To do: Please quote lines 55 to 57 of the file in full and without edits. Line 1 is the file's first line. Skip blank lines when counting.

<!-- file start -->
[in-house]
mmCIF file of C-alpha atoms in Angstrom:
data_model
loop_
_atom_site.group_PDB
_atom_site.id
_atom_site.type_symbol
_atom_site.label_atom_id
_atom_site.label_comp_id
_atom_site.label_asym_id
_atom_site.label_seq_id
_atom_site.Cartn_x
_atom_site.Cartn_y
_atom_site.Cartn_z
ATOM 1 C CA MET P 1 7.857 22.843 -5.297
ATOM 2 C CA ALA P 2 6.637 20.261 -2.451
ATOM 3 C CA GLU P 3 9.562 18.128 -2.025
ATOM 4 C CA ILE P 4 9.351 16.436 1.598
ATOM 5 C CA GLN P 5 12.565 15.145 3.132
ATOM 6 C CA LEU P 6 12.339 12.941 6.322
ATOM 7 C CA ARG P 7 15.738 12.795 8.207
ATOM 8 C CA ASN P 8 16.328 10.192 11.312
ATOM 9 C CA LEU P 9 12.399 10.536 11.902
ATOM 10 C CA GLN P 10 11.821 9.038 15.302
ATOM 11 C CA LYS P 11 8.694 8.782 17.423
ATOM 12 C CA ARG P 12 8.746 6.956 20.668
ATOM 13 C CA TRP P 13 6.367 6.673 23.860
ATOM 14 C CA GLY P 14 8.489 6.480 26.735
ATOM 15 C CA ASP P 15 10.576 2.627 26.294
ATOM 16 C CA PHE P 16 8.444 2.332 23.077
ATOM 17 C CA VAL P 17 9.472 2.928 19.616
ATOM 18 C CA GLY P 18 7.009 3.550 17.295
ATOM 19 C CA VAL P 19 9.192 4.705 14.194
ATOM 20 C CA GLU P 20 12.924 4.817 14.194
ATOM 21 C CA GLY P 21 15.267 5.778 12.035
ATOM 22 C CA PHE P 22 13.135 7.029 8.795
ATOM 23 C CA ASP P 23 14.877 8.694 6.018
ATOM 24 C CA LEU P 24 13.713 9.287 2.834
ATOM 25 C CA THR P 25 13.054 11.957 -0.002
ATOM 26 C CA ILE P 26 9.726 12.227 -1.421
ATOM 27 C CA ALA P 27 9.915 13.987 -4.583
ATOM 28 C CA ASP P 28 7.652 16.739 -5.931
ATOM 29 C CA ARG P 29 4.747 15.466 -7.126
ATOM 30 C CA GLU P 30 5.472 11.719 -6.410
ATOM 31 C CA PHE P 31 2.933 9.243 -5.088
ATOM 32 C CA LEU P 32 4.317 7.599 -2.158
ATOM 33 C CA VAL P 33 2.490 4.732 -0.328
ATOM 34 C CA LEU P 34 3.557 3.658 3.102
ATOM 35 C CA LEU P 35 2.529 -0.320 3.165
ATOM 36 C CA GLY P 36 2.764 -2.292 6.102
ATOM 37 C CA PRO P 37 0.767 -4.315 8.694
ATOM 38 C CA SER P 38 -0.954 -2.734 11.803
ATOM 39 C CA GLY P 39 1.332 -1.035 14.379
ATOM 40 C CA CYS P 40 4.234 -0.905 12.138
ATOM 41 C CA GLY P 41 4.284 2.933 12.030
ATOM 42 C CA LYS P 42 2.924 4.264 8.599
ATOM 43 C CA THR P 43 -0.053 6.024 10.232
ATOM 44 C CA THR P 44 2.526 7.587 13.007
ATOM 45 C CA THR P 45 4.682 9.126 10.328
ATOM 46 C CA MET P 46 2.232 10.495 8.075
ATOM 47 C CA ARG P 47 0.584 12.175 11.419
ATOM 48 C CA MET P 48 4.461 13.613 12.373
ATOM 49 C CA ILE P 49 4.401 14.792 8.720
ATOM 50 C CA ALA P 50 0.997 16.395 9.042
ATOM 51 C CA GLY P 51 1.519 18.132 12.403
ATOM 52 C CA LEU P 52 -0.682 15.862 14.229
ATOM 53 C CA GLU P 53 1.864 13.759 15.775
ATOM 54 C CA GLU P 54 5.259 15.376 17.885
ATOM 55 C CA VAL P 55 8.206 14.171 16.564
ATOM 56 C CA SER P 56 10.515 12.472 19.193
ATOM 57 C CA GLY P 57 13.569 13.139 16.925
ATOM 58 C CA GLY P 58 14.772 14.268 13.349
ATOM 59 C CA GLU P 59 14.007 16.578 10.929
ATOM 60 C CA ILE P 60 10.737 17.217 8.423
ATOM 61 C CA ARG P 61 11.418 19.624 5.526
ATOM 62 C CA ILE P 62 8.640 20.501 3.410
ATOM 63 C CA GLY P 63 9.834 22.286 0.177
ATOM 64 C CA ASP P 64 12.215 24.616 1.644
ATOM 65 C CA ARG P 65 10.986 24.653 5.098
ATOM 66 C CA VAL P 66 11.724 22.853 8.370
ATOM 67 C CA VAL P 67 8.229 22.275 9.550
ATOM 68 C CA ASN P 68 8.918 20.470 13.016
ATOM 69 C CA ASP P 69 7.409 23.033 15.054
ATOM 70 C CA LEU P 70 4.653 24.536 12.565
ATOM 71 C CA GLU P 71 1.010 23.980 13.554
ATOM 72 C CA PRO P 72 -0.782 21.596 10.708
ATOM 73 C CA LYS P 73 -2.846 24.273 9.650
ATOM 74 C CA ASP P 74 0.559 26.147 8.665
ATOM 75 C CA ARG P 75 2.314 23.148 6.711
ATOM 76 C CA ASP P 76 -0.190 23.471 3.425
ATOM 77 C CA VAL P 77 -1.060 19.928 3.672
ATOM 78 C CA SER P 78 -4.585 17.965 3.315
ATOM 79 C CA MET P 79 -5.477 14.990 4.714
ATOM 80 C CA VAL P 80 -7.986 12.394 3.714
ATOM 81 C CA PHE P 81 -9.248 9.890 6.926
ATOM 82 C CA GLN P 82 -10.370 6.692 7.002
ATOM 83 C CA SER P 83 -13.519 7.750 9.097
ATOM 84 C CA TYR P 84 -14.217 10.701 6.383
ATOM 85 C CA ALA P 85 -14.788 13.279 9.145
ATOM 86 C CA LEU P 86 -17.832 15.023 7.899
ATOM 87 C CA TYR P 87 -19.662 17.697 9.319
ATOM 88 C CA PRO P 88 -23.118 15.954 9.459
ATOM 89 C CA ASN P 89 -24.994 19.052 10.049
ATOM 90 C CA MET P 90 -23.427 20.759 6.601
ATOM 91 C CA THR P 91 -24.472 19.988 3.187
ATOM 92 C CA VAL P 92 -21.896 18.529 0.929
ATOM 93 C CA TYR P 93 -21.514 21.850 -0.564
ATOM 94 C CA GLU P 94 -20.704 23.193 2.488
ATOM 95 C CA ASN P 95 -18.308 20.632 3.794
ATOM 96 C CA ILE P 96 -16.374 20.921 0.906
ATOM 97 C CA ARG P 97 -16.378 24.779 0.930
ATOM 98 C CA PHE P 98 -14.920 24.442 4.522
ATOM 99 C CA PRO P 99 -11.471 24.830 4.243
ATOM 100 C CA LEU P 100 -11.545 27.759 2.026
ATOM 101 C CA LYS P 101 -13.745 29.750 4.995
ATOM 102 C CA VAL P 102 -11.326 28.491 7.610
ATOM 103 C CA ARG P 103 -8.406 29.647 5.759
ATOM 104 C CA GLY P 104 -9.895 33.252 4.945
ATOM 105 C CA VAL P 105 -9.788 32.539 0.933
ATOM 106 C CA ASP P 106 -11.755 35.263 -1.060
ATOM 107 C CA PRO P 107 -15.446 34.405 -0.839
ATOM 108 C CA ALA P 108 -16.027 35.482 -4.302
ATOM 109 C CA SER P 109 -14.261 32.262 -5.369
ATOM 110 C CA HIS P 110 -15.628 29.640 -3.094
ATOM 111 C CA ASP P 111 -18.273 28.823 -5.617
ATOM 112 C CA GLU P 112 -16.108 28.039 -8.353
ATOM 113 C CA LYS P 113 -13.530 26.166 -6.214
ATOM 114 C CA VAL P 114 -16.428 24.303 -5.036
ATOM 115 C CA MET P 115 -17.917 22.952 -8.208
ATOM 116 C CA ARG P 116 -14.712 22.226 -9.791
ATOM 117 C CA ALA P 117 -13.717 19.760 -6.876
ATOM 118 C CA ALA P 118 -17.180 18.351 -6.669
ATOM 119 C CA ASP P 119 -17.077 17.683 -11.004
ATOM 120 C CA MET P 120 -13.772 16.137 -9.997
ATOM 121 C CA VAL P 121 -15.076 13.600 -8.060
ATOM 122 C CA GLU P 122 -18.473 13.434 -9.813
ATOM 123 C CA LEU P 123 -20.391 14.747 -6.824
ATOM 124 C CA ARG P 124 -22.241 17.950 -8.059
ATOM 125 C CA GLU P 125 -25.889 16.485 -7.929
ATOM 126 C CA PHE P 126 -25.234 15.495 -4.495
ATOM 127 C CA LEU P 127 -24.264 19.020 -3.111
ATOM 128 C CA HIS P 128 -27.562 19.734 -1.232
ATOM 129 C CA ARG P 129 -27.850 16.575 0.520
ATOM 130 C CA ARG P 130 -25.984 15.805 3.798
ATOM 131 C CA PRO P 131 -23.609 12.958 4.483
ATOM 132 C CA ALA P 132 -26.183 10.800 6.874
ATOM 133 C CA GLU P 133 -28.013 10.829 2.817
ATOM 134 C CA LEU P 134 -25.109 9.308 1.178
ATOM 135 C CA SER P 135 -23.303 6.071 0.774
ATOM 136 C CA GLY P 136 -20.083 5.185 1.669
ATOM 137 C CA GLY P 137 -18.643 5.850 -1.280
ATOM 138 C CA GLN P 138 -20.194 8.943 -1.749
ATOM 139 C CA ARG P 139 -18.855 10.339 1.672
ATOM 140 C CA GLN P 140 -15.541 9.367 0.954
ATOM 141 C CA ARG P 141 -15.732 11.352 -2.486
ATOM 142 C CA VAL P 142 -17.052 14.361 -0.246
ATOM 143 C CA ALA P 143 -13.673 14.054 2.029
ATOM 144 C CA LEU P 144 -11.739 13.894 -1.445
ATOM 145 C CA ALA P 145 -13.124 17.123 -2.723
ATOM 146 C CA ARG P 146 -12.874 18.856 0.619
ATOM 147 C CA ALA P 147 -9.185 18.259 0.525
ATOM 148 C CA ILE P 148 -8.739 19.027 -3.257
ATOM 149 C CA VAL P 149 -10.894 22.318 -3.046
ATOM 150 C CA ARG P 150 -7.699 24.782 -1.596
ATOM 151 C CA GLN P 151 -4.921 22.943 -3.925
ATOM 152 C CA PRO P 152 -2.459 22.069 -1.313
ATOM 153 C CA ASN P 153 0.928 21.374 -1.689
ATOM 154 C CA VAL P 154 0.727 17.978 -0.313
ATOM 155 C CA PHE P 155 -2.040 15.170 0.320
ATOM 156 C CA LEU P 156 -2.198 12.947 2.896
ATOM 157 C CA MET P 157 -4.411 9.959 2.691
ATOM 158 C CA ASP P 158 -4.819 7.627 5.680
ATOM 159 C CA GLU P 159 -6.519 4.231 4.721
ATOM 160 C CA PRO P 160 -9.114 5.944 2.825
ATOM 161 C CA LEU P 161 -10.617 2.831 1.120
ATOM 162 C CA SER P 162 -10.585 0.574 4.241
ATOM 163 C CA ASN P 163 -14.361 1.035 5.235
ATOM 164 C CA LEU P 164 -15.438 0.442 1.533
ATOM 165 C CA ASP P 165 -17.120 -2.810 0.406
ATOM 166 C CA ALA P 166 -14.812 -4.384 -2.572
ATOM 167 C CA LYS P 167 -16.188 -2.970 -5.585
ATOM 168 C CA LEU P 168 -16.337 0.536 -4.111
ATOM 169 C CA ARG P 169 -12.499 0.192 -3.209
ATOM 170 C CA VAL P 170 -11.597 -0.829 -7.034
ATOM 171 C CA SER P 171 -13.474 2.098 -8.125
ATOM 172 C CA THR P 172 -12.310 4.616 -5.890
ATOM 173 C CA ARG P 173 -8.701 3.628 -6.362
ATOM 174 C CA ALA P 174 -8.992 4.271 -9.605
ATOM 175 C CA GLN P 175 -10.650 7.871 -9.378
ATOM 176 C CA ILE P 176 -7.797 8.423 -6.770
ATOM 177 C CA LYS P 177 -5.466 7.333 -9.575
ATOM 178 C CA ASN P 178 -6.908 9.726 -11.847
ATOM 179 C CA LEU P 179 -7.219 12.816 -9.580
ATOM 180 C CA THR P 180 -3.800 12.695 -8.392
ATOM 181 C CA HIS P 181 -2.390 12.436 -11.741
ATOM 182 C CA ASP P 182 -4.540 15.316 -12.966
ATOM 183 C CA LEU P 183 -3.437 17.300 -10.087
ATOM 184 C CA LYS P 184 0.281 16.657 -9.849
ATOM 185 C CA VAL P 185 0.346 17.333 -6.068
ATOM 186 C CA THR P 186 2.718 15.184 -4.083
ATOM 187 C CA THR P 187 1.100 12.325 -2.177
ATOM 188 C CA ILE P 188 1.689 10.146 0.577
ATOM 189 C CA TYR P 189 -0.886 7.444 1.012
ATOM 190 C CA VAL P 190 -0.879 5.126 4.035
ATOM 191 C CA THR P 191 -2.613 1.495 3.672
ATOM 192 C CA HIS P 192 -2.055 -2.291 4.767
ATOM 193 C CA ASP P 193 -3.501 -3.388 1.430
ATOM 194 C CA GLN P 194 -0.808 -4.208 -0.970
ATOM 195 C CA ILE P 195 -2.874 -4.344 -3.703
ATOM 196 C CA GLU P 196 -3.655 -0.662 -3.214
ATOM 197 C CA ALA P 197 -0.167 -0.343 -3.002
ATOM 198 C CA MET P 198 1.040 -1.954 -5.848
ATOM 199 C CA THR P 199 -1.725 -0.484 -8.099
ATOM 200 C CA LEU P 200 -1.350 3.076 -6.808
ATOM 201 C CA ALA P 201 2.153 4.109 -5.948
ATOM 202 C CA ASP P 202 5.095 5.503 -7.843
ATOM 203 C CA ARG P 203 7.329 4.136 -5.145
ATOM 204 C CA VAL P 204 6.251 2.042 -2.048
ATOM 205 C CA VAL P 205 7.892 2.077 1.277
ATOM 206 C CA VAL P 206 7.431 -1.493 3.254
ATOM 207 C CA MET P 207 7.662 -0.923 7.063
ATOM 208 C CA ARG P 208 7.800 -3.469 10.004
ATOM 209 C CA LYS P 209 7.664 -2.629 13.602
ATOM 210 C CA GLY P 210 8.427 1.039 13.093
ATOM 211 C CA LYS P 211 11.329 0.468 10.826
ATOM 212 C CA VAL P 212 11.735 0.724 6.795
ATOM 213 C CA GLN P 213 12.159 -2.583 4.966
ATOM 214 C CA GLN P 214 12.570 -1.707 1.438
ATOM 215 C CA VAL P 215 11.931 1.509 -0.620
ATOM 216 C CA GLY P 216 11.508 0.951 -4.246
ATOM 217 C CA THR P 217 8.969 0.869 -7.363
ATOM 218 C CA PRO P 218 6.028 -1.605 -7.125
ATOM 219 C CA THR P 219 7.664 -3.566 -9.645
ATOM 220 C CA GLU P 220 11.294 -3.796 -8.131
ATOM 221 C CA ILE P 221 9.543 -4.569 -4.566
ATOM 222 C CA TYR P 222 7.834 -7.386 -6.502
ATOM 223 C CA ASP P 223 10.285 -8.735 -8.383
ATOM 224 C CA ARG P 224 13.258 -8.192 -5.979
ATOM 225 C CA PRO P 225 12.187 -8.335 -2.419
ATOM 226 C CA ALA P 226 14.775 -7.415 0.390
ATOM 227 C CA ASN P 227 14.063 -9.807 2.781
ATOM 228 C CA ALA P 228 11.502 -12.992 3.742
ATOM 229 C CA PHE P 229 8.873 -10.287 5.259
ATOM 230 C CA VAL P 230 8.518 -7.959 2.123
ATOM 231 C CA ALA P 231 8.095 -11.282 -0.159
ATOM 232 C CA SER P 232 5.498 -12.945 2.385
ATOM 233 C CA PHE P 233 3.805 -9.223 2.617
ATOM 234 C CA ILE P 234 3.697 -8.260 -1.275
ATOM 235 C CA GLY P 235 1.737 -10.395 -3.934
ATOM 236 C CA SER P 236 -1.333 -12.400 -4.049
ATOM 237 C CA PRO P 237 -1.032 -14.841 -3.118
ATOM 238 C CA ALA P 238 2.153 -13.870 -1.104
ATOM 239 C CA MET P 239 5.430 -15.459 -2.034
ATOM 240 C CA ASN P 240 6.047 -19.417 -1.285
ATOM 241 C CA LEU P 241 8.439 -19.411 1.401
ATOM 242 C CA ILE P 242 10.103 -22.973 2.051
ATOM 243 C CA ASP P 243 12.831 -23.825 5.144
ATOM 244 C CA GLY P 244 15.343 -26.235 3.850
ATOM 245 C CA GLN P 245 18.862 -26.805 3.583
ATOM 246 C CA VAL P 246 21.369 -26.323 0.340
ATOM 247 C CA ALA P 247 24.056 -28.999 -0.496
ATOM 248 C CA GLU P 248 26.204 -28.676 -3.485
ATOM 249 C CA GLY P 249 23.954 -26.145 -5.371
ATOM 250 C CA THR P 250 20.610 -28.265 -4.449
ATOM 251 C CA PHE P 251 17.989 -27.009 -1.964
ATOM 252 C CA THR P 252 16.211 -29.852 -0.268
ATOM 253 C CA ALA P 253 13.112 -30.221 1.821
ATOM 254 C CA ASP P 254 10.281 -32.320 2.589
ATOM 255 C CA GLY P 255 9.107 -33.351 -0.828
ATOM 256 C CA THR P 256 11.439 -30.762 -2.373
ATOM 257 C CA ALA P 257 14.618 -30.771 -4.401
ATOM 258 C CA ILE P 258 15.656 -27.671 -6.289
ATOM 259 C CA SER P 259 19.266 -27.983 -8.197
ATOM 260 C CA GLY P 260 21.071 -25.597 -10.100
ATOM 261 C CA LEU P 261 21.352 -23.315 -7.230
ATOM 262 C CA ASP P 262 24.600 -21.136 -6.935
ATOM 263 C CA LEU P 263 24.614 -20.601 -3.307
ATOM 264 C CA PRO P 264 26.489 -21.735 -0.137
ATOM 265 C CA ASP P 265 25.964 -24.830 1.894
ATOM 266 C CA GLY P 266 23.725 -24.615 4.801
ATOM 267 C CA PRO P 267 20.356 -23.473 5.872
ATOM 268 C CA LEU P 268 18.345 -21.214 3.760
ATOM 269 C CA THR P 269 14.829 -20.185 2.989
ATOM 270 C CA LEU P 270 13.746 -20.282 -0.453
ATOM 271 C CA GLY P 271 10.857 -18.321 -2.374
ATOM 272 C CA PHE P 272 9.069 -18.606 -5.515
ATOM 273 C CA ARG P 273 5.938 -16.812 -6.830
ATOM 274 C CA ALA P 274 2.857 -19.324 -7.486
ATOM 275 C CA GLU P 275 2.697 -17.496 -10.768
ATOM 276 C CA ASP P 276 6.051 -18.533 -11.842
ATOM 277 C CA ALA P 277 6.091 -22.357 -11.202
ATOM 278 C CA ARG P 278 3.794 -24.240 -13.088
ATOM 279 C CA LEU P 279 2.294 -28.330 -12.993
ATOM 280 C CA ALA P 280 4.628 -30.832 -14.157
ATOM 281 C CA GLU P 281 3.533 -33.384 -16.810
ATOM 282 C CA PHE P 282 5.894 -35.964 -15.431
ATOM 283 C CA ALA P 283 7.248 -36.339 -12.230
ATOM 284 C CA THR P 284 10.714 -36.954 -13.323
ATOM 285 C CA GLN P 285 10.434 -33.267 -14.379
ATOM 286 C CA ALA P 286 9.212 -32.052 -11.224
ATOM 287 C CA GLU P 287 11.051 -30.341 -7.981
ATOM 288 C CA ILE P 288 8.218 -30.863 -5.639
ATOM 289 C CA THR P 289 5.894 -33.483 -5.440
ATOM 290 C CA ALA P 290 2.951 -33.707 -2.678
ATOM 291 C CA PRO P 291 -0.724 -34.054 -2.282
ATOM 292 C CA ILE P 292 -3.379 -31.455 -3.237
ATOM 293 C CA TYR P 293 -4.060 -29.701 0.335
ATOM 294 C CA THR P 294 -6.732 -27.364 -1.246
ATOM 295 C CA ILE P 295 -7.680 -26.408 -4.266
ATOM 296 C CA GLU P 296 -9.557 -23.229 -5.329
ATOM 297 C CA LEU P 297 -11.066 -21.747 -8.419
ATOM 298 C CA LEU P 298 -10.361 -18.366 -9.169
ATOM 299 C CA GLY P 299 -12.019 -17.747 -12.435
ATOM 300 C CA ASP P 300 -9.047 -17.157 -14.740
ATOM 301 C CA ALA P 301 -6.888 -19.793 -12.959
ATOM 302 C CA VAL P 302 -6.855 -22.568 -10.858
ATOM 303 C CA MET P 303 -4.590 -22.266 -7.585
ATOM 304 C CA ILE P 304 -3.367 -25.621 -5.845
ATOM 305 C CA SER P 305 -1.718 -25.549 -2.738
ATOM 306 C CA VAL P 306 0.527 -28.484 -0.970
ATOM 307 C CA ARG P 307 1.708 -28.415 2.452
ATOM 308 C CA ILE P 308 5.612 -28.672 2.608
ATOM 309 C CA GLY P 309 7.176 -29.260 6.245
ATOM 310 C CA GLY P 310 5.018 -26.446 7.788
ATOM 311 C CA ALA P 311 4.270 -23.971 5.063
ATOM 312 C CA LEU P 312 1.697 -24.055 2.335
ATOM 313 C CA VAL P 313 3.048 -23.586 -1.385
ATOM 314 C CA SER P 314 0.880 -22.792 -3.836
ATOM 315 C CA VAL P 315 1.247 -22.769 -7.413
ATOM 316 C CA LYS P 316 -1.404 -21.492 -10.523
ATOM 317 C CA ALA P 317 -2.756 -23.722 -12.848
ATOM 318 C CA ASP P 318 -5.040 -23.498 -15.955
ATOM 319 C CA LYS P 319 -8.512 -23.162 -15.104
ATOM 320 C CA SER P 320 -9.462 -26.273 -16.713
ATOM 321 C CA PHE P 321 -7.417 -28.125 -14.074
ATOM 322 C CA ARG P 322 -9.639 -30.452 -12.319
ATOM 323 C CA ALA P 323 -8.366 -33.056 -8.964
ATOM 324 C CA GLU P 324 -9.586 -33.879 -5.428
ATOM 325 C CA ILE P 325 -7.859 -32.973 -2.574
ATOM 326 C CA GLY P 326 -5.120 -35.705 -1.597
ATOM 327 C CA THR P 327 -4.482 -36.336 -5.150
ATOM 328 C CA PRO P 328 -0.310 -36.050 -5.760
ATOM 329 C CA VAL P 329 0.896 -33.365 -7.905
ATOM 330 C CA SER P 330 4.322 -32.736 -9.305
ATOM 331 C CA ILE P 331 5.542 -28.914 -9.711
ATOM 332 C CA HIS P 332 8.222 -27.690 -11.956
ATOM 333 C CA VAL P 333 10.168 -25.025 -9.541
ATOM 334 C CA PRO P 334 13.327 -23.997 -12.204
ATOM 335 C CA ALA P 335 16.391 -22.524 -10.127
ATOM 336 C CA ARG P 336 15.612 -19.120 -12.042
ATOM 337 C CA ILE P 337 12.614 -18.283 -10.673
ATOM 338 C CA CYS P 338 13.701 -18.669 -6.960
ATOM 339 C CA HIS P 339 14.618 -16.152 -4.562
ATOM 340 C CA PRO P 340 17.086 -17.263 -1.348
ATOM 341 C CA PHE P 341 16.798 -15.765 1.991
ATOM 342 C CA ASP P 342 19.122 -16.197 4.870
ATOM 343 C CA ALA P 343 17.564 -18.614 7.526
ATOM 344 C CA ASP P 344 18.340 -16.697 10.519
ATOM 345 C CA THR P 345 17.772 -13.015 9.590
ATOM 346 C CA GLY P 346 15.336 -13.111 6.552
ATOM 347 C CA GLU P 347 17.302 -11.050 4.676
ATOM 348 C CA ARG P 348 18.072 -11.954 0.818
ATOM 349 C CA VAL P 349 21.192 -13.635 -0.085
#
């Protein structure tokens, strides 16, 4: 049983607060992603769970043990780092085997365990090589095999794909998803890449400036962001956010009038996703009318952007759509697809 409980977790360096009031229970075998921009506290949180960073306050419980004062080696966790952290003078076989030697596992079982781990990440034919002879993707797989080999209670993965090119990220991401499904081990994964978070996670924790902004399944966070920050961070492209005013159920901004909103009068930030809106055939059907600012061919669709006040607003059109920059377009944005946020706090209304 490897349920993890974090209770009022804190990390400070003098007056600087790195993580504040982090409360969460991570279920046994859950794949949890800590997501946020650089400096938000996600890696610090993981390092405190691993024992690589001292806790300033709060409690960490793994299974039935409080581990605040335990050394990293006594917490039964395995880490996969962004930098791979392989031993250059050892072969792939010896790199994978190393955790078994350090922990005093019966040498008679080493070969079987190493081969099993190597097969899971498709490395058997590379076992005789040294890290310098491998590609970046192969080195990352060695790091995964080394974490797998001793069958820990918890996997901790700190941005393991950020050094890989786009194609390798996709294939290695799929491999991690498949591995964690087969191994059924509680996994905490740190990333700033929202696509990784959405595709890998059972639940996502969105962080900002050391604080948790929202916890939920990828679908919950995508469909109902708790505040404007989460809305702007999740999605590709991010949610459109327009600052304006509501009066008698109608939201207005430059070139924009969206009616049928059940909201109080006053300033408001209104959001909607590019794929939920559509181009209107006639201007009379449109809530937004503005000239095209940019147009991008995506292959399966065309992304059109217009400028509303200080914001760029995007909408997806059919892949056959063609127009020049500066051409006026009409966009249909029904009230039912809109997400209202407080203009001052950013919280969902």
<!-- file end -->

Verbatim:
ATOM 41 C CA GLY P 41 4.284 2.933 12.030
ATOM 42 C CA LYS P 42 2.924 4.264 8.599
ATOM 43 C CA THR P 43 -0.053 6.024 10.232